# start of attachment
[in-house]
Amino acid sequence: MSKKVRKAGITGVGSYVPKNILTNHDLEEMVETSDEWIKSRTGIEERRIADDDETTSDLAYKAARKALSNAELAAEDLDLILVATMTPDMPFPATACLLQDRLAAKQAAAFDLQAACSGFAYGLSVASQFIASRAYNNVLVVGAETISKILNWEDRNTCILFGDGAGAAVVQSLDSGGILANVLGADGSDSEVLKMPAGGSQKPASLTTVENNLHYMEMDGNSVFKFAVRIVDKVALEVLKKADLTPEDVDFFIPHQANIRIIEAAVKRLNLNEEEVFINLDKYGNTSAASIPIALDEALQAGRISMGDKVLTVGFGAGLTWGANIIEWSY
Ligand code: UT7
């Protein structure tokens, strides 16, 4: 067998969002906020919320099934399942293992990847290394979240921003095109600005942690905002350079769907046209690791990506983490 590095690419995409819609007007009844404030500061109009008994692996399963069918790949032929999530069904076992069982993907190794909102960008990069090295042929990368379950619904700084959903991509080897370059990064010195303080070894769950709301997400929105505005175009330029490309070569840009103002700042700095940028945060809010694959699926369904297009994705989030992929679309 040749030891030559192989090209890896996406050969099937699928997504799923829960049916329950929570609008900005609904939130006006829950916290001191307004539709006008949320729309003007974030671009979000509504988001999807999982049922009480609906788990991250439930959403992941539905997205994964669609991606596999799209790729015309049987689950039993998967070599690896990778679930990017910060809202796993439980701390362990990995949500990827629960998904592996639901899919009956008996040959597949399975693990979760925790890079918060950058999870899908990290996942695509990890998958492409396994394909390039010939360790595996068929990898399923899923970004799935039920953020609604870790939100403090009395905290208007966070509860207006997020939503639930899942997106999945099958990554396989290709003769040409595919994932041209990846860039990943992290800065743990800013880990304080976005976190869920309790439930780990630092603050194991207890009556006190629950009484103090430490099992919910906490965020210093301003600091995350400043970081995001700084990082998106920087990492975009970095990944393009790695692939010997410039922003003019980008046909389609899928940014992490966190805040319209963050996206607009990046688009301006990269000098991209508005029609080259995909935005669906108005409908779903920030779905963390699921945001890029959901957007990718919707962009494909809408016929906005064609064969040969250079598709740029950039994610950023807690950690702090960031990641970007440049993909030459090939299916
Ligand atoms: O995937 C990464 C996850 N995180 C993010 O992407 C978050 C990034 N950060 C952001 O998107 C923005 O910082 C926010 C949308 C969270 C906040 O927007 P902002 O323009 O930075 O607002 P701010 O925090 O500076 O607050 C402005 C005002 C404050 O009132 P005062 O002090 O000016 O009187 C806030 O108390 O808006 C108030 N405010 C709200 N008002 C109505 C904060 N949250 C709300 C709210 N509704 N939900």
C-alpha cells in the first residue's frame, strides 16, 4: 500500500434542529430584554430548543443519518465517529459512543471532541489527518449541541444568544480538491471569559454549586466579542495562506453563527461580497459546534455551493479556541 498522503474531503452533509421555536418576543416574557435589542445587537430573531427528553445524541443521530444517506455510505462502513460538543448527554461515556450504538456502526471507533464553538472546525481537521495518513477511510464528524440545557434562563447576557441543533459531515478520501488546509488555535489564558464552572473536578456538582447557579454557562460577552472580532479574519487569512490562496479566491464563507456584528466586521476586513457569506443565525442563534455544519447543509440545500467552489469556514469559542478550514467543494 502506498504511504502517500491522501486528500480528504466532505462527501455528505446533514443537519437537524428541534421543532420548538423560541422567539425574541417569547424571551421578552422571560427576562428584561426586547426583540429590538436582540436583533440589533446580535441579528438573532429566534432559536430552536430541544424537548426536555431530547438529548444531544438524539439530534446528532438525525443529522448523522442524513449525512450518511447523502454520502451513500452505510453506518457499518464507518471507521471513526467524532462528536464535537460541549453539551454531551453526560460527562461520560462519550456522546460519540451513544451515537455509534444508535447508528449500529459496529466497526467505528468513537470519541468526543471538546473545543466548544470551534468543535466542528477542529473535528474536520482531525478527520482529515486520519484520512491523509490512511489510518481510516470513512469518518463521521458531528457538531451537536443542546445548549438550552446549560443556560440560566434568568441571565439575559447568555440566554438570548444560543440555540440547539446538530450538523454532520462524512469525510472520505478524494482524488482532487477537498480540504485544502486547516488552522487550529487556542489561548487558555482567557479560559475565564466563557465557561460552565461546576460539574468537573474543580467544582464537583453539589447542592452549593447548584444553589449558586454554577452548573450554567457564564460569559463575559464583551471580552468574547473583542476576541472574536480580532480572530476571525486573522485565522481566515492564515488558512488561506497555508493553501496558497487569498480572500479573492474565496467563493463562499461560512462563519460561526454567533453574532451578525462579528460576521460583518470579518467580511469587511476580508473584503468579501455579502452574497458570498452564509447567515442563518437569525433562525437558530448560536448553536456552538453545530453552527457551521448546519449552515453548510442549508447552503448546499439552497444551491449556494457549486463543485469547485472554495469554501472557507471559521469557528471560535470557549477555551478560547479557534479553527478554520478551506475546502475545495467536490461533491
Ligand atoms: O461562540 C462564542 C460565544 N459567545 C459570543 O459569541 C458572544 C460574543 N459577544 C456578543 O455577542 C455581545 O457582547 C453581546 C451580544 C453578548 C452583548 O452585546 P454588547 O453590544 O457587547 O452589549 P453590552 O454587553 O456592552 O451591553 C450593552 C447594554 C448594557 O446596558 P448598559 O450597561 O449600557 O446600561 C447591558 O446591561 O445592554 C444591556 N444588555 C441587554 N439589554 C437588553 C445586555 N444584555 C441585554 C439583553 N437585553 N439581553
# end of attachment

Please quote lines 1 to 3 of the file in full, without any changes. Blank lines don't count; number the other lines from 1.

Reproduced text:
[in-house]
Amino acid sequence: MSKKVRKAGITGVGSYVPKNILTNHDLEEMVETSDEWIKSRTGIEERRIADDDETTSDLAYKAARKALSNAELAAEDLDLILVATMTPDMPFPATACLLQDRLAAKQAAAFDLQAACSGFAYGLSVASQFIASRAYNNVLVVGAETISKILNWEDRNTCILFGDGAGAAVVQSLDSGGILANVLGADGSDSEVLKMPAGGSQKPASLTTVENNLHYMEMDGNSVFKFAVRIVDKVALEVLKKADLTPEDVDFFIPHQANIRIIEAAVKRLNLNEEEVFINLDKYGNTSAASIPIALDEALQAGRISMGDKVLTVGFGAGLTWGANIIEWSY
Ligand code: UT7